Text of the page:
We like to think that the things we do every day (in actions big and small) are the result of our conscious choices and the exercise of our free will, but scientists who study the human brain are questioning that assumption. Based on abundant research data, it’s becoming increasingly clear that we rely on subconscious habits more than we realize (or care to admit).
Are we then creatures of habit, rather than creatures of choice?
If we even suspect that the answer to that question might be “yes”, then it behooves us to understand what habits are. How do they work? How can we change bad habits and install new and better ones—habits that pull us closer to what we really want?
Answering those questions was Charles Duhigg’s precise purpose for writing, The Power of Habit: Why We Do What We Do in Life and Business.
Explained in Duhigg’s highly entertaining and rich story-telling style, habits are thoroughly demystified allowing readers to visualize how they might apply the ideas in their own life.
In fact, using the insights I picked up in this book, I was able to finally lose 40 lbs and get back into shape. It had a real impact on the quality of my life and I can’t think of a higher tribute that anyone can pay to an author’s work.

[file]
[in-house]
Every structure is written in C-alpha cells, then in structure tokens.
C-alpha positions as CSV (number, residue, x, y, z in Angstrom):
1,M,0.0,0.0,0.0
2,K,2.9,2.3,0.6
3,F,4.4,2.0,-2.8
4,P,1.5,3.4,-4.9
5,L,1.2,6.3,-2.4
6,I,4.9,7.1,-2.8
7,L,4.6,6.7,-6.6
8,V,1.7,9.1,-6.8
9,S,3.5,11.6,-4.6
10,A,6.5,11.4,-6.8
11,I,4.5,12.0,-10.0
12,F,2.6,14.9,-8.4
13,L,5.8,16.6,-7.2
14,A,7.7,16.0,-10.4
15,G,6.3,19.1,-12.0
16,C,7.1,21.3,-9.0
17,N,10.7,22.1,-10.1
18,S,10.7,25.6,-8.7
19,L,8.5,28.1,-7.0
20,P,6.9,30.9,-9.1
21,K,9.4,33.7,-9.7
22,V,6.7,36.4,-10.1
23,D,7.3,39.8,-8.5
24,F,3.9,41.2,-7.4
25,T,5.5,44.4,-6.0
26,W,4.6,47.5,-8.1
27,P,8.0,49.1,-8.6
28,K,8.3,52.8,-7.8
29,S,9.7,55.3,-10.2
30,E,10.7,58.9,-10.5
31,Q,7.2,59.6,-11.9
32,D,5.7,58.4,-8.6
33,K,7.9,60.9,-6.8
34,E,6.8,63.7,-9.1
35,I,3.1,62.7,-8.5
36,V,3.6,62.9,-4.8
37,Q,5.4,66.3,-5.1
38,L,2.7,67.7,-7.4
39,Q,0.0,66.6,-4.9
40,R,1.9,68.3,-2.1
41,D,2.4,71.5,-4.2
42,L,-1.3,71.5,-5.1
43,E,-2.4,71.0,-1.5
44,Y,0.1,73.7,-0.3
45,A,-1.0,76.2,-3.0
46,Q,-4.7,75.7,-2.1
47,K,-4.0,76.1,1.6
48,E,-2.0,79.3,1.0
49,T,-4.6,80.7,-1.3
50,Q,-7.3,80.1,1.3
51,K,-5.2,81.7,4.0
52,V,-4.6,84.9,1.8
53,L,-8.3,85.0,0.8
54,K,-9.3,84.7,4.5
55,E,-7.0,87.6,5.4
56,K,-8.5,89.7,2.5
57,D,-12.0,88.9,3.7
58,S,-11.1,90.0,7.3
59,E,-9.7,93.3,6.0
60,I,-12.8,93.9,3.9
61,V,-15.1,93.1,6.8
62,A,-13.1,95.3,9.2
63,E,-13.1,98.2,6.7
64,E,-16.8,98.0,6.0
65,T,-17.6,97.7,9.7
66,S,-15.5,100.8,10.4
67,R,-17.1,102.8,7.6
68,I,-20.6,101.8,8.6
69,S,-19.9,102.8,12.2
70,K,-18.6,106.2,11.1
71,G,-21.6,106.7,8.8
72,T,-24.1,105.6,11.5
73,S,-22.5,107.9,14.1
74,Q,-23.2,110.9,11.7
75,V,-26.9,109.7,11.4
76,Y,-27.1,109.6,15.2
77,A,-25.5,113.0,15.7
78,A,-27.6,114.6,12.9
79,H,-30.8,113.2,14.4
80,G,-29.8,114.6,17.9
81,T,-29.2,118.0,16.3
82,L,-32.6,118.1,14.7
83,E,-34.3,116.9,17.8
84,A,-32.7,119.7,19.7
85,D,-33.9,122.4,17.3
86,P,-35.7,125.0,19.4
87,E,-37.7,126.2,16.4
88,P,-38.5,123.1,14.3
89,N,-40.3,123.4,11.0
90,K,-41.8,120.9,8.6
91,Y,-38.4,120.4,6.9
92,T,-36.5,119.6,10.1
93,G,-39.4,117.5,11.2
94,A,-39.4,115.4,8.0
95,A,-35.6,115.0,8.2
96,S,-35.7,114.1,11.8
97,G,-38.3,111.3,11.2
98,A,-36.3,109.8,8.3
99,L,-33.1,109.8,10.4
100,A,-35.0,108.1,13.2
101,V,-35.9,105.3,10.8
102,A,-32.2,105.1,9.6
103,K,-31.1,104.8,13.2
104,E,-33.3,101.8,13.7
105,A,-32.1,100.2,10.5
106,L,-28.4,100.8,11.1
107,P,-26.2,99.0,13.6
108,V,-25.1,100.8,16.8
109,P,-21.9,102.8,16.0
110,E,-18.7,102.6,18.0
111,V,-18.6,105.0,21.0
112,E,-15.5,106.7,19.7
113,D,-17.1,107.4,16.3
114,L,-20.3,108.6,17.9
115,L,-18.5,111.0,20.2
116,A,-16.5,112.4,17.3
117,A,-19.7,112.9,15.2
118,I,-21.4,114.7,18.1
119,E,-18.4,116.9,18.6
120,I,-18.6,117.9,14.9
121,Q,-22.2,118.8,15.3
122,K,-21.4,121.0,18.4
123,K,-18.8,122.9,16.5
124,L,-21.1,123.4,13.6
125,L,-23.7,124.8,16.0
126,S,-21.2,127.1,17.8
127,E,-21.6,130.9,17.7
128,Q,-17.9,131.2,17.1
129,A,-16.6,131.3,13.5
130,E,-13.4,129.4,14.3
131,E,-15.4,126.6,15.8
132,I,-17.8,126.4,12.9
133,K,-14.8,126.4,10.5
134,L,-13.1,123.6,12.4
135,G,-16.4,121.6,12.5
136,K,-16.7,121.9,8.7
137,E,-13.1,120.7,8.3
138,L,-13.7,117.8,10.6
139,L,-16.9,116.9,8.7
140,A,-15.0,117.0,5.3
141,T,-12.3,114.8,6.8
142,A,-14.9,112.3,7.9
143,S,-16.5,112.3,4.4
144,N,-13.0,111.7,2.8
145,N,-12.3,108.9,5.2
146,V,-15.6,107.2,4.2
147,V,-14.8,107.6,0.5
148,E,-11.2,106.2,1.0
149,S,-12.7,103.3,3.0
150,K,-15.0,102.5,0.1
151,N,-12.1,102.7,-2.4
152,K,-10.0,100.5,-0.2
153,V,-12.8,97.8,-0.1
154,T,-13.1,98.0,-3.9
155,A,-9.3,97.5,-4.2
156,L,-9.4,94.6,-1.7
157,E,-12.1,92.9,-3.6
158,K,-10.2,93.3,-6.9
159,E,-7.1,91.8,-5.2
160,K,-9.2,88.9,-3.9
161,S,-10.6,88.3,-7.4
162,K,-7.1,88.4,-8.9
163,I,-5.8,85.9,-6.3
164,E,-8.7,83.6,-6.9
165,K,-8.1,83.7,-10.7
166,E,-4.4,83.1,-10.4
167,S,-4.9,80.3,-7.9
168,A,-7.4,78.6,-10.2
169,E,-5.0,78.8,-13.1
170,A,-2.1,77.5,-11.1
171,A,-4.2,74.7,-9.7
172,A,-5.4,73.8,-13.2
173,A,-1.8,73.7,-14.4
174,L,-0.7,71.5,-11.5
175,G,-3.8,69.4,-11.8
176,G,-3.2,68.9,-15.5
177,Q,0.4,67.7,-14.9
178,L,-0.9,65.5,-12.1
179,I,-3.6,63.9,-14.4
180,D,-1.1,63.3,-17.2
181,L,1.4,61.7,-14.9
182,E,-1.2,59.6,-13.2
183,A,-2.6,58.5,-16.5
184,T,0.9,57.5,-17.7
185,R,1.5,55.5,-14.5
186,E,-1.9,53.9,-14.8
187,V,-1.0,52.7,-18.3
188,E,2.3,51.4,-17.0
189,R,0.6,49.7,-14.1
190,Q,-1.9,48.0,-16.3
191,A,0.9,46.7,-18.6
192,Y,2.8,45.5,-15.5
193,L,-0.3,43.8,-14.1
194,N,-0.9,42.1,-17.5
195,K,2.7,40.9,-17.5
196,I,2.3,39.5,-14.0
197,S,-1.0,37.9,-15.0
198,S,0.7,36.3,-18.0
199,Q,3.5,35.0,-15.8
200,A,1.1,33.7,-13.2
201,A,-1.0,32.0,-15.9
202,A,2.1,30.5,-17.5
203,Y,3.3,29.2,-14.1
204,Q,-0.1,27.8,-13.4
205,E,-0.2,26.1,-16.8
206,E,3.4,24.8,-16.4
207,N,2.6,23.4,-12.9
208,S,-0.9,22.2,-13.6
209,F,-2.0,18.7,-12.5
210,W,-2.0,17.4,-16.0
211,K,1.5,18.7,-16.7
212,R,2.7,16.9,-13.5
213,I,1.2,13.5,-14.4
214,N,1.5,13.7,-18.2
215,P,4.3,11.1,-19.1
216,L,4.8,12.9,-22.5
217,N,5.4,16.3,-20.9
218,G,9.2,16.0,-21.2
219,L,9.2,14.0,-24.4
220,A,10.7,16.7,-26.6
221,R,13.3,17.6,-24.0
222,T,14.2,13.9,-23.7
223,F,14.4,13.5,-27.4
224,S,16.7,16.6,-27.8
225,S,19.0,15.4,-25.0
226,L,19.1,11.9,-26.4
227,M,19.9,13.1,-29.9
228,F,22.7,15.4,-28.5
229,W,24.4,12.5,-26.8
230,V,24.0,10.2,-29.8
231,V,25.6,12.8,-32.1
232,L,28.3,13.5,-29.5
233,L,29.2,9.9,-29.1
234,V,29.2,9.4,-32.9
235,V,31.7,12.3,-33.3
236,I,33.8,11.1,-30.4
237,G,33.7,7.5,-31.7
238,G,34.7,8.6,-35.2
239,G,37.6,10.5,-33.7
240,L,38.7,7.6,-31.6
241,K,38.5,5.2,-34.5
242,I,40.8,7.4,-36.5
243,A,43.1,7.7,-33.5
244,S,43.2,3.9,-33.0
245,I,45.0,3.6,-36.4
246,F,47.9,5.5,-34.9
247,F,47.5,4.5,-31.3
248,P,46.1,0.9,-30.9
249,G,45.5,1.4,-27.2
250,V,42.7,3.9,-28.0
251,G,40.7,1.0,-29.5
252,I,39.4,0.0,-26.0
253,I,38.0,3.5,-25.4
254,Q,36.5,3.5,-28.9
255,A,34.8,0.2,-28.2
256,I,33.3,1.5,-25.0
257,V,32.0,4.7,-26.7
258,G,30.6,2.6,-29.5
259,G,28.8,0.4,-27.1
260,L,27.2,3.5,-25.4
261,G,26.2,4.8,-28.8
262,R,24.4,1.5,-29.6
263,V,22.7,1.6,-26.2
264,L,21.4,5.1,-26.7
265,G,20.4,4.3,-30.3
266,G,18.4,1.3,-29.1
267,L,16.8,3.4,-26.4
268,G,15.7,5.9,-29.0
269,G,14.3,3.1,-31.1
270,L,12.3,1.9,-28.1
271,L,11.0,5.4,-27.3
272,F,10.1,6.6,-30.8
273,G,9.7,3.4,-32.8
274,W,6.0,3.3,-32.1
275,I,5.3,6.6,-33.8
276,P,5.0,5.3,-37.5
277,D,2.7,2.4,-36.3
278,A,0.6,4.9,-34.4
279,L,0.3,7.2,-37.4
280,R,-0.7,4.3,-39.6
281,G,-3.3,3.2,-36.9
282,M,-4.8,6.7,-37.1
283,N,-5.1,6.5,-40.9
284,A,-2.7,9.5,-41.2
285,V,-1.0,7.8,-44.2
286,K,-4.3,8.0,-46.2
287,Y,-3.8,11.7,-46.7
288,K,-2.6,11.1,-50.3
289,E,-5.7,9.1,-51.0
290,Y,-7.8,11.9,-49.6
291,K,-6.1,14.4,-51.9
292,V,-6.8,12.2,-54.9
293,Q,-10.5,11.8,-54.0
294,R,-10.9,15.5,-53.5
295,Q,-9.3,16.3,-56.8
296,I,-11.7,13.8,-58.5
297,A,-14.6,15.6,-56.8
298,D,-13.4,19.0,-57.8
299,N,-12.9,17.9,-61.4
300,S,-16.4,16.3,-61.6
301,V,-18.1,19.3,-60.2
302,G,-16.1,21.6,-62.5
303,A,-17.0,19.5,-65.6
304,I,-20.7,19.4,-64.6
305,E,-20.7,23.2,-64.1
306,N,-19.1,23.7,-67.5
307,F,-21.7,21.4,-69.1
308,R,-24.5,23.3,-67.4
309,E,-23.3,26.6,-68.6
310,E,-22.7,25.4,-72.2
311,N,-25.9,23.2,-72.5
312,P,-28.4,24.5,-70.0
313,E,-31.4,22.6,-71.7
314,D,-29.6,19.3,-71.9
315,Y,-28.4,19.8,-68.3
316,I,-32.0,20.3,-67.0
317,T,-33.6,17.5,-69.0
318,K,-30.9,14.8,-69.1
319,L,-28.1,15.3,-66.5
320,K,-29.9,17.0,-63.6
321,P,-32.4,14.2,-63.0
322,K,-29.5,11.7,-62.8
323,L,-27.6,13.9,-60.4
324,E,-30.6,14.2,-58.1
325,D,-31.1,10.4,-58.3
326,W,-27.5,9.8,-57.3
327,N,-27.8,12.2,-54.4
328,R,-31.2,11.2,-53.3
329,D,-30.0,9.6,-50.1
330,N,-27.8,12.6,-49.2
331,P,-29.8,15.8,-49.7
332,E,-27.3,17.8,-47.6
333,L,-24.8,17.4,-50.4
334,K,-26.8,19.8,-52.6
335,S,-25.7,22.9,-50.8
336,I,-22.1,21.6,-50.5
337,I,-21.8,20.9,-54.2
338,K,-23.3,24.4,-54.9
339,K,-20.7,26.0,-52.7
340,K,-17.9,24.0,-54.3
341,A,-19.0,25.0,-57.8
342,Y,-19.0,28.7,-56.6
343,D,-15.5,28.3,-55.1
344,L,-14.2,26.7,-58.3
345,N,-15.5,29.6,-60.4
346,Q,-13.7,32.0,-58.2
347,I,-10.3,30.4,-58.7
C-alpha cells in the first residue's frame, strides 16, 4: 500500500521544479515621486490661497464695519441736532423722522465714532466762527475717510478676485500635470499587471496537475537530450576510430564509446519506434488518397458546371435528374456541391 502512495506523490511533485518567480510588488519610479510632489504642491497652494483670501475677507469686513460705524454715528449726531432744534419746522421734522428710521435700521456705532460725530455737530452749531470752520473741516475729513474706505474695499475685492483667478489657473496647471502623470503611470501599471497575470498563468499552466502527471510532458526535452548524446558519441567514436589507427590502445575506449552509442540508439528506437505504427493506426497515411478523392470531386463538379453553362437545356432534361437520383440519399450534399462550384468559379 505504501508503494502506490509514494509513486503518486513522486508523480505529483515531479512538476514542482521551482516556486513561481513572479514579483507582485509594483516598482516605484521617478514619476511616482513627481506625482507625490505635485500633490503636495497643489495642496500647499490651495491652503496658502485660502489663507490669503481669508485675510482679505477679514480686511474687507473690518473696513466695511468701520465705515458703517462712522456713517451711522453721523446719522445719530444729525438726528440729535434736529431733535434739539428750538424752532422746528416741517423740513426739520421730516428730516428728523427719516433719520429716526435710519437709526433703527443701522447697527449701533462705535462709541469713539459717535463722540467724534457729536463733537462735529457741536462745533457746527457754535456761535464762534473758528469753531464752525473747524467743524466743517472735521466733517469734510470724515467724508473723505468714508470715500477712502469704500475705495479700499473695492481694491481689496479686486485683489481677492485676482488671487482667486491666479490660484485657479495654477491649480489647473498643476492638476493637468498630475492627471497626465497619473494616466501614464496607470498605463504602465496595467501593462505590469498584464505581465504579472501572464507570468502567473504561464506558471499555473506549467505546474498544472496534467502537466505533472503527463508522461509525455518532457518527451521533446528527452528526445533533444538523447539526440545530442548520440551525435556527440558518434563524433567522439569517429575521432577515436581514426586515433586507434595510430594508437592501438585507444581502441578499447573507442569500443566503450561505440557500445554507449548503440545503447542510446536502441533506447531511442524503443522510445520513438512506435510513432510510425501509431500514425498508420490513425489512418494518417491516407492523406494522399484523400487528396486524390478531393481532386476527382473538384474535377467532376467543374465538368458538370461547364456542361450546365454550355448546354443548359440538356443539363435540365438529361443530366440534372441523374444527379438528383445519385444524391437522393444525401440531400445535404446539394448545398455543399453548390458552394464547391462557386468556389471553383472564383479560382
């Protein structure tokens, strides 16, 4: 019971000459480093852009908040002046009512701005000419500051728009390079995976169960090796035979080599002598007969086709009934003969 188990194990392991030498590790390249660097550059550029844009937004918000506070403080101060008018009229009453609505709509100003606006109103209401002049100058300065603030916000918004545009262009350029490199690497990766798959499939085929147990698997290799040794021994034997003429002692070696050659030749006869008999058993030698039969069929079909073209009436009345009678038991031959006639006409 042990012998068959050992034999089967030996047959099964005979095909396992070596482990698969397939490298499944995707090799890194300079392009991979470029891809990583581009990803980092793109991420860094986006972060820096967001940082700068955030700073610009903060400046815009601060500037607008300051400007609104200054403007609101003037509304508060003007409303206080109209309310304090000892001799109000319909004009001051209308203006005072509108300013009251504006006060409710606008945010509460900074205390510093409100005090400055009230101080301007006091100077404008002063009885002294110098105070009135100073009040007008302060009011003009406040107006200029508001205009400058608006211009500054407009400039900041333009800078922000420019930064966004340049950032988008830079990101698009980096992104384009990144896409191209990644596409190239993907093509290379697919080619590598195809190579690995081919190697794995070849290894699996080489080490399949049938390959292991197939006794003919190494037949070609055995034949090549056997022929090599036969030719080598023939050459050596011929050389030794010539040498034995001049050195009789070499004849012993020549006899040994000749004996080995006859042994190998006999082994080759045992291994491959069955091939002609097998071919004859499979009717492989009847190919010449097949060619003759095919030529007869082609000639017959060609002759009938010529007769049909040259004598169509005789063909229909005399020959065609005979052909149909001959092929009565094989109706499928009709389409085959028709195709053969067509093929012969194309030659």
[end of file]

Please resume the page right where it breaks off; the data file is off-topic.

For this reason, I’m very confident that you too can apply the ideas presented in this book, to improve the quality of your personal and professional life.
Here are 5 powerful ideas that I took away from the book (among many, many others):
1. Change your habits, change your life
The Power of Habit is not one of those books you simply read once and move on. The material demands continued study and practice. That’s because the deeper you dig into your own experience, the more you realize that in some ways your life resembles a complex web of entangled habits, where many habits are interlocked with others.
In a certain sense, your brain and your life might be described as a network or system of habits.
Does that surprise you? If so, think about it for a moment. Practically everything you do every day revolves around habits:
- Your bed time